The 36-hole U.S. Amateur qualifying event at Sunnehanna Country Club came to a close on Wednesday, with five players punching their tickets to the most prestigious tournament in amateur golf.
This year’s championship will take place just outside of Pittsburgh, at storied Oakmont Country Club, on Aug. 9-15. The stroke play portion will be co-hosted by Oakmont and Longue Vue Club in Verona, with the entire match-play championship bracket played at Oakmont.
Palmer Jackson – Murrysville, Pa.
Jackson topped the leaderboard as the low scorer for the tournament at three-under par. He grinded out a 1-over 71 on Wednesday, but a bogey-free 66 first round gave him enough of a cushion.
Experience certainly didn’t hurt Jackson at this course, finishing fourth at the Sunnehanna Amateur just a few weeks ago. He must’ve gotten a hang of the short par-4 13th, birdieing the hole in his final two rounds at the Sunnehanna Am, then recording an eagle there on Tuesday.
A rising junior at Notre Dame, Jackson also qualified for the 2020 U.S. Amateur, where he missed the cut after shooting 81 and 75 in the stroke-play portion.
Jimmy Meyers – Wexford, Pa.
Unlike Jackson, Meyers didn’t play his best golf on the first day of competition. He shot 71 on Tuesday, but bounced back with a convincing 67 to bump himself into a tie for second. Birdies on the first two holes set the tone for the clutch performance.
This will be the Penn State golfer’s first appearance in the U.S. Amateur. Meyers finished ninth at last year’s Pennsylvania Amateur Championship, and will have lots of course knowledge when he gets to Oakmont. The venue served as his home course in high school, and he won the WPIAL individual title there in 2018.
Mark Goetz – Greensburg, Pa.
Goetz flipped Meyers’ scores, shooting 67 on Monday and 71 in the second round. The low-scorer honor looked like his for the taking late on Tuesday, but Goetz played his last seven holes in 3 over par, dropping him to a tie for second.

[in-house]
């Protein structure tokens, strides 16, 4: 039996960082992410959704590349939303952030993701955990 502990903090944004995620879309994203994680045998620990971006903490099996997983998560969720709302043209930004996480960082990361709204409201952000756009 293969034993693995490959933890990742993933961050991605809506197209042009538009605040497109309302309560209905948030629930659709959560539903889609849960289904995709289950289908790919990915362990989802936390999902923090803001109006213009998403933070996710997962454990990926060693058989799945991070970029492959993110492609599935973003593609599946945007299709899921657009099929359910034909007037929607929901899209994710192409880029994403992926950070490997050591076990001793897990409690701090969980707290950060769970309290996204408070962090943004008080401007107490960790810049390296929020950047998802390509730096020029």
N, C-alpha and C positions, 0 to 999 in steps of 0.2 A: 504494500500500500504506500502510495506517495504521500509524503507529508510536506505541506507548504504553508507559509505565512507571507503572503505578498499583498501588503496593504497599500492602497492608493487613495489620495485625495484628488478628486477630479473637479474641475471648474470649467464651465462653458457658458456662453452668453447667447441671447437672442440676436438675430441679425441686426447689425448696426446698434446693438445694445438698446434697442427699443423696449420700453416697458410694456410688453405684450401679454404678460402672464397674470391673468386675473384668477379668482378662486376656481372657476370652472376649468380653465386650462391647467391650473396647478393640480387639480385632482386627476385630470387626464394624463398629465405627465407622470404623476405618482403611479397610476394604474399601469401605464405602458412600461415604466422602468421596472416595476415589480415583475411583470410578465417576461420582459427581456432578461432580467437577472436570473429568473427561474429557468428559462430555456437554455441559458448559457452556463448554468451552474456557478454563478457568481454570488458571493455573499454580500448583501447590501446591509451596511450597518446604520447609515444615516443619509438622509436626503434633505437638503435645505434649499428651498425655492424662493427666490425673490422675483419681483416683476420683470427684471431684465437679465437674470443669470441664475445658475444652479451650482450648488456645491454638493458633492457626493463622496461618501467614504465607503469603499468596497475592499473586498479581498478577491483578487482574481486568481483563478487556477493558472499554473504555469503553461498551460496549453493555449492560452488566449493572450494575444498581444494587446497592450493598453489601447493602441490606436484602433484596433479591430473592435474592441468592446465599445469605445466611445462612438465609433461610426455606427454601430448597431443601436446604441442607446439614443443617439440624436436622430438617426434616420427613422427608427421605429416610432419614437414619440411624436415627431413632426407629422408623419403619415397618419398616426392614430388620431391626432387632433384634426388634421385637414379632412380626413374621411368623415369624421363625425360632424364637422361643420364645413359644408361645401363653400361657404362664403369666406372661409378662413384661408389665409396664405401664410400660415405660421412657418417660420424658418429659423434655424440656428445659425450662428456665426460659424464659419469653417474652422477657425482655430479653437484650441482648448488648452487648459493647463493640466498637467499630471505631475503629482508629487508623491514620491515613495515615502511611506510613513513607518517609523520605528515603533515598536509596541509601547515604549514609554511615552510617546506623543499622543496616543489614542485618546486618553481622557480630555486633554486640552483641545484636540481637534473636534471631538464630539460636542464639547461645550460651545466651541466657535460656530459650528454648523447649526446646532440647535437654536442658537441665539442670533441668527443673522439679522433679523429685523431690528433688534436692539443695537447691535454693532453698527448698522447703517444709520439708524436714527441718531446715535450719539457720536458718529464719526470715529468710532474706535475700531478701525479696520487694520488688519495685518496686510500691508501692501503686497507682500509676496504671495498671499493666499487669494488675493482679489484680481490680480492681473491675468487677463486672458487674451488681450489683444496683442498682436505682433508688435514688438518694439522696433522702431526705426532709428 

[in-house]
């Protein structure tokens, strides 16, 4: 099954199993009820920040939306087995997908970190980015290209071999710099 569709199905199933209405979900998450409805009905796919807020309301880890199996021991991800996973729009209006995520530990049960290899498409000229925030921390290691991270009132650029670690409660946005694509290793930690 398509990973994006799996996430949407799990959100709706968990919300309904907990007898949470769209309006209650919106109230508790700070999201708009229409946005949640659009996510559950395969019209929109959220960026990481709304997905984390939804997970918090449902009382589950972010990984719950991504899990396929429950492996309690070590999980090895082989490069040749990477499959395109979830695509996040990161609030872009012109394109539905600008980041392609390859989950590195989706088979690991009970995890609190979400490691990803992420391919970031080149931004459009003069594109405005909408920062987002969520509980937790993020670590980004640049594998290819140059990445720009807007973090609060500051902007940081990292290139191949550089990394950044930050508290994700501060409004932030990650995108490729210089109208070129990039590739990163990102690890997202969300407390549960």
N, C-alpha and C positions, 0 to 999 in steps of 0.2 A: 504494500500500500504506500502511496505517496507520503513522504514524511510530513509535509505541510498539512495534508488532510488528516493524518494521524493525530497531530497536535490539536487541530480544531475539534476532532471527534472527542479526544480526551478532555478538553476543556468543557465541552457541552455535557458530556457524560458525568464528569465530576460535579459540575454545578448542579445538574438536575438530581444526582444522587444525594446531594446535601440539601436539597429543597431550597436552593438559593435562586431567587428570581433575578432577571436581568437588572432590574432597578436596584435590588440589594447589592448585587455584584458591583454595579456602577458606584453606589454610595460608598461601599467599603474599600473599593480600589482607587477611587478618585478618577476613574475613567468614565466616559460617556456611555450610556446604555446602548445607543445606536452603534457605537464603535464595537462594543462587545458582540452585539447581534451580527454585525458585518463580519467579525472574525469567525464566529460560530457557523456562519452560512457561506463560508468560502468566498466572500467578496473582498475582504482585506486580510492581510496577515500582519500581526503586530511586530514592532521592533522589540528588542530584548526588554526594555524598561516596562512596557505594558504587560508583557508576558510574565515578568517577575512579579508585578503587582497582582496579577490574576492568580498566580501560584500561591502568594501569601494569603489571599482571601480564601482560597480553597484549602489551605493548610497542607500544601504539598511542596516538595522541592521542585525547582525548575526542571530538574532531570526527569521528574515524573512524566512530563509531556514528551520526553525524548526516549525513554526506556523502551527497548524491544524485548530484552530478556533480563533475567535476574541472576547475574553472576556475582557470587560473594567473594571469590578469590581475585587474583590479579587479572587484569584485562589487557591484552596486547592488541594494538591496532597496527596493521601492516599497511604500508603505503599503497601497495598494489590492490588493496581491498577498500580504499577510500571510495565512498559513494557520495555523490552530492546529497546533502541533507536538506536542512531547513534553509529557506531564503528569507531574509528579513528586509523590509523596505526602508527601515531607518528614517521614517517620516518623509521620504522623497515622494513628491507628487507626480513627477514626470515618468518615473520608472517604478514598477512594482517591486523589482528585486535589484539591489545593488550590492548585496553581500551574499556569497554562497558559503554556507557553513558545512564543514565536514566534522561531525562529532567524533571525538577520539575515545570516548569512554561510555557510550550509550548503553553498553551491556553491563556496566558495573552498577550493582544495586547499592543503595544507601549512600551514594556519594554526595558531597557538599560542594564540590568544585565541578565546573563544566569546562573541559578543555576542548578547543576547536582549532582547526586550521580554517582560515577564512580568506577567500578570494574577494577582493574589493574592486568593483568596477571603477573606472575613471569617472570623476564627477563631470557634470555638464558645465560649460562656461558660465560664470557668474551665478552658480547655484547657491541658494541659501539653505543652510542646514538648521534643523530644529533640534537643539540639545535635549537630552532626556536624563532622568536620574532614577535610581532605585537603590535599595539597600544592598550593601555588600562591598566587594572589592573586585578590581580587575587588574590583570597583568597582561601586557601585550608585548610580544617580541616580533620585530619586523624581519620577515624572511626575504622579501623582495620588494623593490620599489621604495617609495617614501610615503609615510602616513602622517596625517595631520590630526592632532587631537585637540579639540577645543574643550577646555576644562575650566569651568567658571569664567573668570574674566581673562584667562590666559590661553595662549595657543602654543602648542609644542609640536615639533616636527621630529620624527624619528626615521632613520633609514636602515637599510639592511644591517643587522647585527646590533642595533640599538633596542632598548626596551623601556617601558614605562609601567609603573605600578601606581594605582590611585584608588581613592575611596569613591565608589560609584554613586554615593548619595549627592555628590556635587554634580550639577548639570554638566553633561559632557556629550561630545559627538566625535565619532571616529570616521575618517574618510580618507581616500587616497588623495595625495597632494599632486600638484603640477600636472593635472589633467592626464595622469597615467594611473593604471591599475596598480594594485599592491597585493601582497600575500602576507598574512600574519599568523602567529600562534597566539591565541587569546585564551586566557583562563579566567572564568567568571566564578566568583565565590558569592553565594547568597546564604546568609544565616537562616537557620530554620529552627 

In his senior season at West Virginia, Goetz became the program’s first ever All-American this year. The Greensburg native will play in his second U.S. Amateur, plus he’s has had success at Oakmont, finishing fourth there at last year’s Pennsylvania Open.
Grant Martens – San Diego, Calif.
Now we get to the veterans of the bunch. Martens, who played his college golf at Cal Poly, grew up in Pittsburgh before his collegiate career moved him out west. A 2008 graduate of North Allegheny High School, Martens finished fifth at WPIALs and reached the PIAA Championships.
If you’re looking to watch someone hit bombs at Oakmont, Martens is your man. The former Mustang proves there’s more to power than size, winning the 2013 Long Drive Championship at the Industry Cup, despite weighing little more than 150 pounds. His swing speed helped propel him to a T-2 finish at Sunnehanna this week, nabbing an eagle on the par 5 11th.
Sean Knapp – Oakmont, Pa.
Far and away the oldest member of this qualifying group, Knapp has become the area’s most iconic face of golf. A graduate of Plum High School, Knapp went to IUP before becoming the winningest golfer in Western Pennsylvania golf history, with over 40 tournament trophies.
Knapp has been named the Western Pennsylvania player of the year a record 13 times, including nine straight years from 1994-2002. He has played in more than 15 U.S. Amateurs, falling to Tiger Woods in the 1995 tournament’s Round of 16, and making it to the quarterfinals in 1998.
After decades of success in USGA championships, Knapp finally claimed a trophy in 2017 on his 43rd attempt, thanks to a win at the U.S. Senior Amateur.
In addition to these five qualifiers, two players earned alternate spots at Sunnehanna on Wednesday: Erik Bertrand and Jay Whitby. Tied at even par, Bertrand won a playoff to take the 1st alternate spot, with Whitby holding the 2nd.